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PROGRESSIVE VIEWPOINT:

8.9.07: Charmed or Harmed?

Viewpoints and observations about state and local events and personages.

by Andre German
Verizon has to produce internal documents by Aug. 22 showing why consumer complaints about repair delays have jumped 50 percent this year compared with the same period last year.
Harmed by Baltimore Gas and Electric. In addition to the 72 percent rate hike and the fact that Constellation, BGE's parent corporation has continually rising profits. Now we have to deal with BGE not even offering excellent service. In the wake of recent high temperatures, BGE is asking customers to use energy prudently, especially between 3pm and 7pm, when demand is highest. They claim that they have enough electricity to meet the heavy demand despite their plea for conservation. I'm far from an expert on economics, but shouldn't growing profits mean growing services? Obviously, I don't have a problem with energy conservation, per se, but when it's done because of the greed of one company, and a company that has limited alternatives in Maryland too...

Charmed by the Department of Recreation and Parks. They recently shared their plans for renovation of Swann Park in South Baltimore at the Ella Bailey Recreation Center. The waterfront park, which was closed on April 19th after soil contamination problems by the nearby Allied Chemical pesticide plant, currently includes three softball fields and a 90-foot baseball diamond, which overlaps with the football fields. The renovations include a decrease to two softball fields closest to the water, a football field in the middle and a baseball diamond at the top of the park—the difference being that none of the fields will now have to overlap each other. In addition, each field will have its own lights for night games and practices. There will also be enough spectator seating to accommodate 400 people, 200 seats facing the football field and 200 facing the baseball diamond. There are also plans for a small building for restrooms, storage and possibly a concession stand. An area near the baseball diamond has been set aside for a community park, which will be open green space. And a six-foot wide paved loop will encircle the entire park making all fields easily accessible. The loop may also make the park appealing to neighborhood running and walking enthusiasts. The city is also negotiating with Honeywell Corp to create a 110-space parking lot for the park as well. Though the plan is still in its draft phase, Mary Porter from the DRP hopes that construction will begin this winter, so that the park can be reopened by next summer.

Harmed by Verizon MD. The Public Service Commission had a more-than-two-hour hearing yesterday over the 300 complaints filed by customer across the state against Verizon for having to wait days and even weeks for telephone repairs this year. This waiting time exceeds the state's mandates, and has for five months running. State regulations allow phone technicians to miss up to 20 percent of their appointments. State officials believe the 300 complaints are a small fraction of dissatisfied Verizon users, most of whom have not logged a complaint with the PSC. Regulators worry the delays could leave customers who don't also have cellphone service with no way to call 911 in an emergency, and expressed particular concern for those with medical conditions. Leigh Hyer, Verizon Maryland's chief legal officer, said most customers had cellphones, an assessment disputed by the commissioners, who said many elderly people do not. In a bid to keep consumers blind about the service they're buying, and, in this case, not getting, Verizon took issue with the PSC's request to allow the public to be aware of the extent of service problems, defending it with Hyer citing misuse of the information in the marketplace. The commission scheduled a full hearing for Aug. 22, Verizon's deadline to produce internal documents that should provide information about why complaints have jumped 50 percent this year compared with the same period last year.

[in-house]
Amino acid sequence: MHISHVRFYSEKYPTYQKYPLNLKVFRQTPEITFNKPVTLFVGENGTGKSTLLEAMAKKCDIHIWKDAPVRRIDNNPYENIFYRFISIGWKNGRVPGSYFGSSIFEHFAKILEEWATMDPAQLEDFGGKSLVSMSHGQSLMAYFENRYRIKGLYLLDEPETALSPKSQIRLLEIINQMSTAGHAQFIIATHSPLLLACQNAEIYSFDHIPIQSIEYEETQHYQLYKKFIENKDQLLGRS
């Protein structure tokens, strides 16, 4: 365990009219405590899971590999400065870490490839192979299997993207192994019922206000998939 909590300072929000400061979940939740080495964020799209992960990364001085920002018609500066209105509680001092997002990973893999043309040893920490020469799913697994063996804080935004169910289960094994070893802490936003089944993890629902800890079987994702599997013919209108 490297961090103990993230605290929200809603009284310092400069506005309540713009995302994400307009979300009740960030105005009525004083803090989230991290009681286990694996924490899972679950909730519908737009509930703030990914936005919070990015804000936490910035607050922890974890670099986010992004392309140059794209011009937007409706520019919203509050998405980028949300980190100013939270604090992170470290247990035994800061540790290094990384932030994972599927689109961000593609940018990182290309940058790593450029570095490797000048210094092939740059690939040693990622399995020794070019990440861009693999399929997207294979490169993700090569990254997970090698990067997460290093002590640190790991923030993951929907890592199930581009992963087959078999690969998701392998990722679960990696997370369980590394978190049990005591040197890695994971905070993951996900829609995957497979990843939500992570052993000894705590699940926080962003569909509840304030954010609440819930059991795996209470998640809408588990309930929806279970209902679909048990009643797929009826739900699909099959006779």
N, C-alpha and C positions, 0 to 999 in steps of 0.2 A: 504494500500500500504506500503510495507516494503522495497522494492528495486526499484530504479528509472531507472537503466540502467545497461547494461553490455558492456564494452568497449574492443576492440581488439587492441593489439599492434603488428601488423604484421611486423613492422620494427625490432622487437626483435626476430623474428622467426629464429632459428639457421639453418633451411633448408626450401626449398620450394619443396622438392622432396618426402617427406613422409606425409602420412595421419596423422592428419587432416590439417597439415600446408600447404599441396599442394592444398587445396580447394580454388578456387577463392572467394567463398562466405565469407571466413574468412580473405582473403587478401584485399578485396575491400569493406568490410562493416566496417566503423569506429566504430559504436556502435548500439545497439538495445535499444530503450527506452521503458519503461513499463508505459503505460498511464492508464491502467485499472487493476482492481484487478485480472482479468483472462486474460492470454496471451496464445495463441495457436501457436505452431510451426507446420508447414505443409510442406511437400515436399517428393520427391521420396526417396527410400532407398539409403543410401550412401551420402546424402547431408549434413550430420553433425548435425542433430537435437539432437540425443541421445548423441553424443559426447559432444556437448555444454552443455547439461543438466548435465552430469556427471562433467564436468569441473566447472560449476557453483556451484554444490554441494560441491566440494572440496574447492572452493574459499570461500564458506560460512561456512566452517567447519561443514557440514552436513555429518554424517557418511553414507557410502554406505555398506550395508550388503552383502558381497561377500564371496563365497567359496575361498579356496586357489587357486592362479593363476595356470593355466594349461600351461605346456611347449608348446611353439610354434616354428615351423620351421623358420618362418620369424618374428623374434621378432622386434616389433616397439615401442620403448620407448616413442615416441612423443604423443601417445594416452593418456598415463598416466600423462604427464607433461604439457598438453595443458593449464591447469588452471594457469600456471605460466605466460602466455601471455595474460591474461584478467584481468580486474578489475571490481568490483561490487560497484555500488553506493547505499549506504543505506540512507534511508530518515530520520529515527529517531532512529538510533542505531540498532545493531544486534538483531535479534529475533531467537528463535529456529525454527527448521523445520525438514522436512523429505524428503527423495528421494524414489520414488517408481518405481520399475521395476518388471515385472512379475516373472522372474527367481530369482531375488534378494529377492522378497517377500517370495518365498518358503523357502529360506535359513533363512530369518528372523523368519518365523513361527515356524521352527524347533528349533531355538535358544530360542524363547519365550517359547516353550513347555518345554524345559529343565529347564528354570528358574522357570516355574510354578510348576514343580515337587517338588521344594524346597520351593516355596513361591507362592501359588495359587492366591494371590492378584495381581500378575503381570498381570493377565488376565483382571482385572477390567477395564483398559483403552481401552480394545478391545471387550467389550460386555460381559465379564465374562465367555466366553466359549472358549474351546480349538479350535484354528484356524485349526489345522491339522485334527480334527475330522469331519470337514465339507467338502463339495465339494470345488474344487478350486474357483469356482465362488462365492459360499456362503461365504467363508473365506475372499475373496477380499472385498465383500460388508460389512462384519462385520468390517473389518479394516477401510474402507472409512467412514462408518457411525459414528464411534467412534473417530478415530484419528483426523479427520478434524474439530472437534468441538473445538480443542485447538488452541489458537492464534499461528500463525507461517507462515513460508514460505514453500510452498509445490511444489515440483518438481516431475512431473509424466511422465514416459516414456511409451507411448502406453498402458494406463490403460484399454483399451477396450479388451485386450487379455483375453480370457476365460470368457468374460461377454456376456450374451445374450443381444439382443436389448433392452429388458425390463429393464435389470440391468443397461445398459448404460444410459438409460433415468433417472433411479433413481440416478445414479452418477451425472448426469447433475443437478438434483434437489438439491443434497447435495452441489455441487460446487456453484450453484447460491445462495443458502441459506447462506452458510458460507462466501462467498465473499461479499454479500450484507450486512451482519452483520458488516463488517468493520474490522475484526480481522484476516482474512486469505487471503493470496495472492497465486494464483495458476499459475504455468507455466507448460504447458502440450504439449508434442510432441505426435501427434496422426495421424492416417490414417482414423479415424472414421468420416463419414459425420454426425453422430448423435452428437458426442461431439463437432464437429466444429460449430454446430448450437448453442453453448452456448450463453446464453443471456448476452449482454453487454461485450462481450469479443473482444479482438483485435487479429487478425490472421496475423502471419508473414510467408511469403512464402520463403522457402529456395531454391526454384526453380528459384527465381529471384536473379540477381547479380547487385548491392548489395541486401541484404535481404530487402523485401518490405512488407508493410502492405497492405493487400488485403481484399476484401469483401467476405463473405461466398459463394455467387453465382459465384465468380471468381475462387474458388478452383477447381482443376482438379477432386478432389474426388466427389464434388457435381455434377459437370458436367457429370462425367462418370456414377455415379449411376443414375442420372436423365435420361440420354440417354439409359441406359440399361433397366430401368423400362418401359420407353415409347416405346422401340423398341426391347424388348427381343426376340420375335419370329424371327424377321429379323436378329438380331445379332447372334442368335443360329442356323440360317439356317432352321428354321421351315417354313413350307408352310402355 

Charmed by Acting Mayor Sheila Dixon. As part of her "Cleaner, Greener Baltimore" initiative, Dixon announced on Wednesday that she will initiate a $2 million advertising campaign aimed at encouraging people to take more responsibility for littering. "Don't make excuses. Make a difference" will be seen on bumper stickers and billboards as well as heard on radio and television advertising starting by early October and continuing for two years. Great move in a city where, in the Inner Harbor area, city crews remove as much as 50 tons of refuse per week in the Summer months, according to Celeste Amato, the CGB initiative's coordinator. The city is still lining up corporate sponsors to pay for the ad campaign. I'm also charmed by Mayor Dixon stepping in on behalf of the public vs. business. Federal Hill has been a hotbed of debate lately between developer Harborview, for wanting to build two 26-story condo towers at Harborview, and local residents, who object to the highrises as furthering a lack of green space in the area. Mayor Dixon, on Thursday, stepped in and stopped construction, calling for "the community, the residents of Harborview and the developers, to come up with the best plan." Harborview Vice President Frank Wise is seemingly open to discussion. In a statement to WBAL TV11 News, he said, "We are studying alternatives. We are committed to working with the city and community groups to achieve the best possible result for the Key Highway corridor," but he then proceeded to recite the benefits of city income from the highrises over green space in the city. He also promised public parks and waterfront access alongside the two towers, a promise met with some skepticism both by Federal Hill residents and, apparently, Mayor Dixon, who said the city will not sell the fire department building on Key Highway to developers until parks are built along the waterfront.